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Johnson County is at full employment, a term that means that everyone in the community who wants a job is employed. The latest data from Wyoming Workforce Services put the county's unemployment rate at 2.8%, meaning it may be challenging for employers to hire for service-type jobs.

Johnson County’s unemployment rate fell from 3.7% in October 2018 to 2.8% in October 2019, the largest year-over-year decrease in the state. According to the latest report from the Wyoming Department of Workforce Services, the county’s October 2019 unemployment rate of 2.8% was a slight dip from the September 2019 rate of 2.9%. The state’s unemployment rate was 3.8% in October, down from 4.2% in October 2018.

David Bullard, senior economist with the Department of Workforce Services, said that Johnson County’s labor force and number of employed people was basically flat from 2018 to 2019. 

In October 2018, the county’s labor force – the number of employed and unemployed persons – numbered 4,265; in October 2019 the labor force was 4,251. During the same time, the number of people employed in Johnson County rose from 4,113 to 4,130.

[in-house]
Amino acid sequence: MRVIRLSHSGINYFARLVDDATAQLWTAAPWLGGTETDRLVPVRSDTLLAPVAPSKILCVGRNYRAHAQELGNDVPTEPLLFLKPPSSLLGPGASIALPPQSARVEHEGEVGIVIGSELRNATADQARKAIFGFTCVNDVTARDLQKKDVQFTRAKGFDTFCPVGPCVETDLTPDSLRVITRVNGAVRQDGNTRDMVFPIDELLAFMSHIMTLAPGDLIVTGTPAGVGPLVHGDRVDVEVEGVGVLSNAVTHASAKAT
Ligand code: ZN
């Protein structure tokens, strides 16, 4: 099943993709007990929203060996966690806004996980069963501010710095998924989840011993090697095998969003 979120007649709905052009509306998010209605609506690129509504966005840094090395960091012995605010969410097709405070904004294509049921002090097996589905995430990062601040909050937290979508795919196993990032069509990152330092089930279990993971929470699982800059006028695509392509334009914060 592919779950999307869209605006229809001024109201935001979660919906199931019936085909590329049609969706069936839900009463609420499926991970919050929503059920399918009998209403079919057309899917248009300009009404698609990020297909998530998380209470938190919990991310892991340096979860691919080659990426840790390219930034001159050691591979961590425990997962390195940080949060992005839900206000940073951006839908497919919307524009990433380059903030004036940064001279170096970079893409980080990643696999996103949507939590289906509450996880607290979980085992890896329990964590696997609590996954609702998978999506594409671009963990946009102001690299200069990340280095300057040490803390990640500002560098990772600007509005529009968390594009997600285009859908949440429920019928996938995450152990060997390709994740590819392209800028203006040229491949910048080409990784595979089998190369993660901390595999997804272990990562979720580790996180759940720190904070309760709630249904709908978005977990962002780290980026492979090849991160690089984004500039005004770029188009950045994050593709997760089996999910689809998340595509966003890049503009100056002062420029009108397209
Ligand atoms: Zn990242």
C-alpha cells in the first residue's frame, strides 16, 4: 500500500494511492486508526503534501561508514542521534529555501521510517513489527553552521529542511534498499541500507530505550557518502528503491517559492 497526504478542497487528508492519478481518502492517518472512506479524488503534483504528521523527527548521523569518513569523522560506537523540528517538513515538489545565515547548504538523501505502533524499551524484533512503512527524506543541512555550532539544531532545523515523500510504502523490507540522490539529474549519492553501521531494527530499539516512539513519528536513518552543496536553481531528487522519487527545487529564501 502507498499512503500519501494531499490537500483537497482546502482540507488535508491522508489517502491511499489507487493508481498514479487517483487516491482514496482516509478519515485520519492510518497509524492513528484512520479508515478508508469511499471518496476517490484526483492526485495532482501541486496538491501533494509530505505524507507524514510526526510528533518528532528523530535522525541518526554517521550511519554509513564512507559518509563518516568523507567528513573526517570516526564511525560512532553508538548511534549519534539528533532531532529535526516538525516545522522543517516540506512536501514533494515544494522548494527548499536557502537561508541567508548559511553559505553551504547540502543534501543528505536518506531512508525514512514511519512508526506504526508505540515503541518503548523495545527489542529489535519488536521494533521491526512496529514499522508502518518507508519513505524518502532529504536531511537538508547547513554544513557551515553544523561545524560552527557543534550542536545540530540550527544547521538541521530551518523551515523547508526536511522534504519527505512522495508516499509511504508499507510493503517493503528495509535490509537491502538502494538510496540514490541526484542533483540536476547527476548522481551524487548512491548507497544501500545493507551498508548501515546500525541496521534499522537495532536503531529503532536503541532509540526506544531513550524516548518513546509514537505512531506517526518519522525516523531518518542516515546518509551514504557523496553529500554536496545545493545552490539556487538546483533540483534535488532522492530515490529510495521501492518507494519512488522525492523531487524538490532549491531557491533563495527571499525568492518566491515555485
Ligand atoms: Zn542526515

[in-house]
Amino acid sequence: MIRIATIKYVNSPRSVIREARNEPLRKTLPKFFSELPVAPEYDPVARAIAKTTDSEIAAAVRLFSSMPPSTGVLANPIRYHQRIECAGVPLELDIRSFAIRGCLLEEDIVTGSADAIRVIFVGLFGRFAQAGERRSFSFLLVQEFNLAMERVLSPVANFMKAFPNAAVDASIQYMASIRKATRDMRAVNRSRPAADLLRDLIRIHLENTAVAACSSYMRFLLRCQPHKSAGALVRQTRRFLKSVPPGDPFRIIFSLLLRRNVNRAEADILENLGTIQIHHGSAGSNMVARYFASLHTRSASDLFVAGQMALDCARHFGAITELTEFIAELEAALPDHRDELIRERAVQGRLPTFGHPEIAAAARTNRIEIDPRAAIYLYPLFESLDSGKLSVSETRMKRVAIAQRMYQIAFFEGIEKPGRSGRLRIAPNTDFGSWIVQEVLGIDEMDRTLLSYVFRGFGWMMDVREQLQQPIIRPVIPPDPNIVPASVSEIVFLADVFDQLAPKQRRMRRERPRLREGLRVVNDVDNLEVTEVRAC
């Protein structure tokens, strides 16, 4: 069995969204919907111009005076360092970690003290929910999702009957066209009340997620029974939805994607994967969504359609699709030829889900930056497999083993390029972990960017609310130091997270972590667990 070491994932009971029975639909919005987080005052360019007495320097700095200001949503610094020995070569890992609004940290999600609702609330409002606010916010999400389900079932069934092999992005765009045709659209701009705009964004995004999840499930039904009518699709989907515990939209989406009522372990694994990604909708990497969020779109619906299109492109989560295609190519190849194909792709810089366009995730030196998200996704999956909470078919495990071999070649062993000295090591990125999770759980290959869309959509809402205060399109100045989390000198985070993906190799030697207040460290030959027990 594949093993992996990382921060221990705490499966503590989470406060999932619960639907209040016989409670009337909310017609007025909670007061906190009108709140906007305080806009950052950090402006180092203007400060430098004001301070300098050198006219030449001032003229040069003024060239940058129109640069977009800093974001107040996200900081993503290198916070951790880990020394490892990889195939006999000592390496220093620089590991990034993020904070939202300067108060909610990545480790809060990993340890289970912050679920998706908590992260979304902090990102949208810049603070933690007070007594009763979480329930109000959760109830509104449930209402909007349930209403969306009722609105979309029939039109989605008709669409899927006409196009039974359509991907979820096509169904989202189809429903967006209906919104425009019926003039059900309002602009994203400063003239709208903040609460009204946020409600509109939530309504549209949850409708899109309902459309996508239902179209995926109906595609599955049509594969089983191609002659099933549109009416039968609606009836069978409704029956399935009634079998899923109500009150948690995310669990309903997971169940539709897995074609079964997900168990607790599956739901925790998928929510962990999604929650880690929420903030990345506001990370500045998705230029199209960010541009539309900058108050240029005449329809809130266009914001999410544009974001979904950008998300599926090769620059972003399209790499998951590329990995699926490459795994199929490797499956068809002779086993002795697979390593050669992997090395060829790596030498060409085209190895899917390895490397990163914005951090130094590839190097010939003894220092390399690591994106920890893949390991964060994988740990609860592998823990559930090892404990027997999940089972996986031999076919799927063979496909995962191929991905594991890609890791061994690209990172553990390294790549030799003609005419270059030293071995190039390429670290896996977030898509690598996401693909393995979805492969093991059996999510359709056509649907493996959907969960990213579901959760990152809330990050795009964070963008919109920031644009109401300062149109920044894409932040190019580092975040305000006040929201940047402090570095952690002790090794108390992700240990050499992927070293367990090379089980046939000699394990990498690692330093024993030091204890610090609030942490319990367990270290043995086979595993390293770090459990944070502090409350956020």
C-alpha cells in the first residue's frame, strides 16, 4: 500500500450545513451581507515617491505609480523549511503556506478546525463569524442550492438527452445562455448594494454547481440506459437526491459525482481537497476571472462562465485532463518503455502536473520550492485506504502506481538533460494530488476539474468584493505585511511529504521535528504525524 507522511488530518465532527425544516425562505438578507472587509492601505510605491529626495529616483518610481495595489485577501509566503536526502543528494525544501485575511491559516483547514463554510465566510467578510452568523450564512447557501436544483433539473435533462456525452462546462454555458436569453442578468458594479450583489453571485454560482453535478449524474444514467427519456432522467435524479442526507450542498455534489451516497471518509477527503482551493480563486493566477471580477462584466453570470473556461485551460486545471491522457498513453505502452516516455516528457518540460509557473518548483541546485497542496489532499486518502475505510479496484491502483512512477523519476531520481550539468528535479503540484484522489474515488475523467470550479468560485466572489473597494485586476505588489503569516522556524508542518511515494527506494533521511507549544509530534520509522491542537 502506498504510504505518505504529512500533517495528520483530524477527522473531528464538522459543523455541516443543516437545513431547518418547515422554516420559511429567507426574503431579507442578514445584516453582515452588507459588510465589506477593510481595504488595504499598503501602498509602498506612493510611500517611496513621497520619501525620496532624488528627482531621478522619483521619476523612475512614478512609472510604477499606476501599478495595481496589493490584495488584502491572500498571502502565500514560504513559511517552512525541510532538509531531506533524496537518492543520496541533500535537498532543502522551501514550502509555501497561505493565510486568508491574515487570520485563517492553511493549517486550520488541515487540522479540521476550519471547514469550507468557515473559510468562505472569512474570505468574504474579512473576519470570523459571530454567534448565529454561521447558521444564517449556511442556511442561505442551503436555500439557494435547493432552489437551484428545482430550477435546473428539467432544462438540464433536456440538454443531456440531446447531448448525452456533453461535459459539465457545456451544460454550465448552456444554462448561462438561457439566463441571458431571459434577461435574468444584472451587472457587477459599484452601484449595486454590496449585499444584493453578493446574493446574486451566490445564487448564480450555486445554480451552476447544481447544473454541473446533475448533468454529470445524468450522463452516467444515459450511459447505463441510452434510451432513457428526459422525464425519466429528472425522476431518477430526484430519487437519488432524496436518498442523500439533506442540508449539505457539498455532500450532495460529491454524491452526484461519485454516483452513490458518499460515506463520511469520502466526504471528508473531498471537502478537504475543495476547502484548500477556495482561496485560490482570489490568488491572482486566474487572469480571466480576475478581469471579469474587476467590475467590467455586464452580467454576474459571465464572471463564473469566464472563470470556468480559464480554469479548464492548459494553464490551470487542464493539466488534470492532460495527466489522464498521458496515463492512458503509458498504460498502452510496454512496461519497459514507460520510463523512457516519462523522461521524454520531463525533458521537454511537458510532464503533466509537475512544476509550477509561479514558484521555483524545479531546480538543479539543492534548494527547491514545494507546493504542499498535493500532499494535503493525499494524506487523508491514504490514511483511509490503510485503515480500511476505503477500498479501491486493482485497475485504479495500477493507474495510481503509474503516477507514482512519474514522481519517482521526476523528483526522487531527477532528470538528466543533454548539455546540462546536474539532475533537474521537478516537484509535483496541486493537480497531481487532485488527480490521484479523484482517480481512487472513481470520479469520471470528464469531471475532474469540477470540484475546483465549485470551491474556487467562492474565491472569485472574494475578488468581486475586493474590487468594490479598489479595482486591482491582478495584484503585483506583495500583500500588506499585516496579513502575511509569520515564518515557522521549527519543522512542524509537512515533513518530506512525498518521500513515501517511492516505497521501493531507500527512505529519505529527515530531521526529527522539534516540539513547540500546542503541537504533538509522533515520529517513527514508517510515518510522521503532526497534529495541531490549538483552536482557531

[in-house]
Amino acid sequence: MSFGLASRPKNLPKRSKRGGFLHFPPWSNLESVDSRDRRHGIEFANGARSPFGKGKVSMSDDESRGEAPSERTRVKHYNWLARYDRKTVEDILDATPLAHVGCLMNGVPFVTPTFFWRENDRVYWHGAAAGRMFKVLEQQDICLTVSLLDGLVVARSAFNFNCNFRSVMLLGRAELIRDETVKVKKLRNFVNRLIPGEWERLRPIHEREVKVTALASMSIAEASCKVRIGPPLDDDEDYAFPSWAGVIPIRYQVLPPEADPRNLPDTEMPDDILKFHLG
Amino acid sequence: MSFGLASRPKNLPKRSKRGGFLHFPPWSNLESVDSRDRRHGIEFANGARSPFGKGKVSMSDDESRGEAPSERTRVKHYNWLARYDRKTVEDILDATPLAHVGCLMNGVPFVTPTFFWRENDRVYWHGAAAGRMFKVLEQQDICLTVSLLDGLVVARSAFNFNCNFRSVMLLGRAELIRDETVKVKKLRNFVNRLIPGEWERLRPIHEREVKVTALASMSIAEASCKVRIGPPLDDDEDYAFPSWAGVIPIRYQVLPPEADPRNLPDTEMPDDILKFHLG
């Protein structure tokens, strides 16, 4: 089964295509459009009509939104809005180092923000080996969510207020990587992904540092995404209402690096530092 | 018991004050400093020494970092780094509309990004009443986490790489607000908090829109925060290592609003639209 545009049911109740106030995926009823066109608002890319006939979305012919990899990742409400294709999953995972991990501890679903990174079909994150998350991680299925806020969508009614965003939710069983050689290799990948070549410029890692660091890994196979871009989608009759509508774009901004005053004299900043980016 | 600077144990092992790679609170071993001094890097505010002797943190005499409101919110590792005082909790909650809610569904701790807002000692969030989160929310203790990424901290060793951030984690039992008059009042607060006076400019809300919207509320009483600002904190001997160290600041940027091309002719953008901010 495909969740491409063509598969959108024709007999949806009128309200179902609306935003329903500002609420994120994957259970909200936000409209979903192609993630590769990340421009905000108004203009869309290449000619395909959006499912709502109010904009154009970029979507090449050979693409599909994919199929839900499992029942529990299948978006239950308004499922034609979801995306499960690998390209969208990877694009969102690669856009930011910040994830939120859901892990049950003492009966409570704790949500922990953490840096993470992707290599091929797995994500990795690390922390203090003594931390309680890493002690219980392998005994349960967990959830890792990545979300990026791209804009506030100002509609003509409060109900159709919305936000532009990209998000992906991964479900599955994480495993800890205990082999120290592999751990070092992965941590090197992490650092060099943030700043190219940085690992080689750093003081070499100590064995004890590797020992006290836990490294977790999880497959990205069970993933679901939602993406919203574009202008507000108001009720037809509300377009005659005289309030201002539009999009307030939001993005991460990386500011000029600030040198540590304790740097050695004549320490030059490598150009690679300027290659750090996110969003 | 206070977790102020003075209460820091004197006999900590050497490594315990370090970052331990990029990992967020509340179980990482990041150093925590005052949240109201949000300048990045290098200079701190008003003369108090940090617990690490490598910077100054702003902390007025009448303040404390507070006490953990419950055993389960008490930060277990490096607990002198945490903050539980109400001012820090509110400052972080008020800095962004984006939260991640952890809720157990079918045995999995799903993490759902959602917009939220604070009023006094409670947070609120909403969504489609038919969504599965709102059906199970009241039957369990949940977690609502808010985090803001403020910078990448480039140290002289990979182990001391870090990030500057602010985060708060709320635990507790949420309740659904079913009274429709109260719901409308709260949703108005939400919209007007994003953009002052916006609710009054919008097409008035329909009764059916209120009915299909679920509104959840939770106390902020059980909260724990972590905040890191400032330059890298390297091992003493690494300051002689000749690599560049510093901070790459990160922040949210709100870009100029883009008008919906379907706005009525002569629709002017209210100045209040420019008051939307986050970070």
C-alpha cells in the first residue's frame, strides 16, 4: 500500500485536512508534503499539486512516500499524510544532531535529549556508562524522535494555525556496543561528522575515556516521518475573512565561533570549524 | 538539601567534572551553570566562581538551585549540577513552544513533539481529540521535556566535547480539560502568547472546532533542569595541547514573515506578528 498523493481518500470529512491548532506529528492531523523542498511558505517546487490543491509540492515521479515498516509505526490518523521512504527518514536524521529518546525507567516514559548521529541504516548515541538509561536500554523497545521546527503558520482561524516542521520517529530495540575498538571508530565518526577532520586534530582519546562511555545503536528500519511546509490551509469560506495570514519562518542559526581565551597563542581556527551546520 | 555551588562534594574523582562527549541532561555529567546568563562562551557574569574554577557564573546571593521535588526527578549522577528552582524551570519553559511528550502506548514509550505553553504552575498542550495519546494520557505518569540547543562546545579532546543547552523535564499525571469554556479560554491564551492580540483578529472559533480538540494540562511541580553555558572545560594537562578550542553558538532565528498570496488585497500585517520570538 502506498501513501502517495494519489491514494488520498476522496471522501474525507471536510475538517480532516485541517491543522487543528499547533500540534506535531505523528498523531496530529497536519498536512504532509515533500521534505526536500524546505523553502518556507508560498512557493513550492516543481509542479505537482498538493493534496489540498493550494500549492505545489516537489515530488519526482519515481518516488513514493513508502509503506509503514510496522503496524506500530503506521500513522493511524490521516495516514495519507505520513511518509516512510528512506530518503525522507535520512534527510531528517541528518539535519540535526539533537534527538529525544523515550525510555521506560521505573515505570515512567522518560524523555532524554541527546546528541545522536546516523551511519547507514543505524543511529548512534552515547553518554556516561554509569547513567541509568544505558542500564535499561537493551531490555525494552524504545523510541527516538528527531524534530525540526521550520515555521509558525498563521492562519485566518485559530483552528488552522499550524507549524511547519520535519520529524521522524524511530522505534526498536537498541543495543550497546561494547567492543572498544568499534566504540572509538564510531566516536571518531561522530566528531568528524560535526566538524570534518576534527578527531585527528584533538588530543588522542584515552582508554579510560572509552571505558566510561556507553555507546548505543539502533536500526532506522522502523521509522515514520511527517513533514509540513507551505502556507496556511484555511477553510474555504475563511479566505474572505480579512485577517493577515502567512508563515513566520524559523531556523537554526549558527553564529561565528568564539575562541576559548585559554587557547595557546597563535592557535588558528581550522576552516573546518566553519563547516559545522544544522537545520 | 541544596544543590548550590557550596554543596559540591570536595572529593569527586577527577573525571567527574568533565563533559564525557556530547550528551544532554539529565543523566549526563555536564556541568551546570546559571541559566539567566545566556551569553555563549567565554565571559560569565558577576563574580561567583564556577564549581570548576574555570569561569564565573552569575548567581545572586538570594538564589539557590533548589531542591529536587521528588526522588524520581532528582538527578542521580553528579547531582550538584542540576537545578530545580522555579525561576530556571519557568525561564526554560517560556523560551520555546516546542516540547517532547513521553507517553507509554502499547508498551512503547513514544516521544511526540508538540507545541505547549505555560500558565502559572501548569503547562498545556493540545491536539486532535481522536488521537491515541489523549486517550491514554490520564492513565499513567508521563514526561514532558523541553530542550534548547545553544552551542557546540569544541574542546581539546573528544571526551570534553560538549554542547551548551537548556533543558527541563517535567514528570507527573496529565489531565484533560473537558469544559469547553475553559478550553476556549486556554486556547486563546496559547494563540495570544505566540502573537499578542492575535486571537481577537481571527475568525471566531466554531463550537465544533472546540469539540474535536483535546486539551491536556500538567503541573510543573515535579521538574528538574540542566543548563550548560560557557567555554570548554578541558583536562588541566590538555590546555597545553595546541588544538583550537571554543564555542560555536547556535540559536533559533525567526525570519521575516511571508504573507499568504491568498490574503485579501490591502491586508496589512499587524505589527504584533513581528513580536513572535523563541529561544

Bullard said he could not speculate why Johnson County’s unemployment numbers dipped year over year, but that it might be a part of an overall statewide trend. 

At 2.8% unemployment in the county, Bullard said, the county has probably achieved “full employment” – a term economists use to denote that each person in the county who wants a job has a job. 

According to Bullard, “2.8% is very low, and I imagine that employers are having challenges finding workers. The community is relatively isolated, and there is a limited number of people.”

Bullard said that service industry employers may find it especially challenging to hire workers due to the county’s small population and the driving distance from Buffalo to either Gillette or Sheridan. He added that the commute from either town is too far to make it economically feasible for most service industry wages. 

As winter sets in and construction work and tourism both slow, Bullard said, he anticipates unemployment will climb. 

“Given the weather, we expect unemployment to come up in November,” Bullard said. “I do expect unemployment to go up in November in most of the counties. Looking at the statewide picture, the bright spot is the oil and gas pipeline construction, but we know that’s not going to last very long. Usually those projects are completed rather quickly.”

 

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